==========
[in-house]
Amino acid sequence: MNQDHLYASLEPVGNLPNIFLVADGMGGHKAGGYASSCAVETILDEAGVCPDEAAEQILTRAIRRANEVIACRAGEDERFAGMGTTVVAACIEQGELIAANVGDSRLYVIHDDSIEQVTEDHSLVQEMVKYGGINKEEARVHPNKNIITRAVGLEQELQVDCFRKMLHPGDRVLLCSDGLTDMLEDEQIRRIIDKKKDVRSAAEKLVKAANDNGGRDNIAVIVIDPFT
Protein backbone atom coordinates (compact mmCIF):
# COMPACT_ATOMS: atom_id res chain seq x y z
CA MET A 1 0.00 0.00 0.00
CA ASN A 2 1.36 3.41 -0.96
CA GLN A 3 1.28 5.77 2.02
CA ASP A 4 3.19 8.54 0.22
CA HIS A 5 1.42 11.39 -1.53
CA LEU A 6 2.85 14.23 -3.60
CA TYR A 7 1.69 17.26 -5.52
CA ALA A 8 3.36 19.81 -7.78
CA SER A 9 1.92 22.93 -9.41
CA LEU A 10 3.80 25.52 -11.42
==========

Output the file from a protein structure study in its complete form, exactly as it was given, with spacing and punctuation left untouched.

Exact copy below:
[in-house]
Amino acid sequence: MNQDHLYASLEPVGNLPNIFLVADGMGGHKAGGYASSCAVETILDEAGVCPDEAAEQILTRAIRRANEVIACRAGEDERFAGMGTTVVAACIEQGELIAANVGDSRLYVIHDDSIEQVTEDHSLVQEMVKYGGINKEEARVHPNKNIITRAVGLEQELQVDCFRKMLHPGDRVLLCSDGLTDMLEDEQIRRIIDKKKDVRSAAEKLVKAANDNGGRDNIAVIVIDPFT
Protein backbone atom coordinates (compact mmCIF):
# COMPACT_ATOMS: atom_id res chain seq x y z
CA MET A 1 0.00 0.00 0.00
CA ASN A 2 1.36 3.41 -0.96
CA GLN A 3 1.28 5.77 2.02
CA ASP A 4 3.19 8.54 0.22
CA HIS A 5 1.42 11.39 -1.53
CA LEU A 6 2.85 14.23 -3.60
CA TYR A 7 1.69 17.26 -5.52
CA ALA A 8 3.36 19.81 -7.78
CA SER A 9 1.92 22.93 -9.41
CA LEU A 10 3.80 25.52 -11.42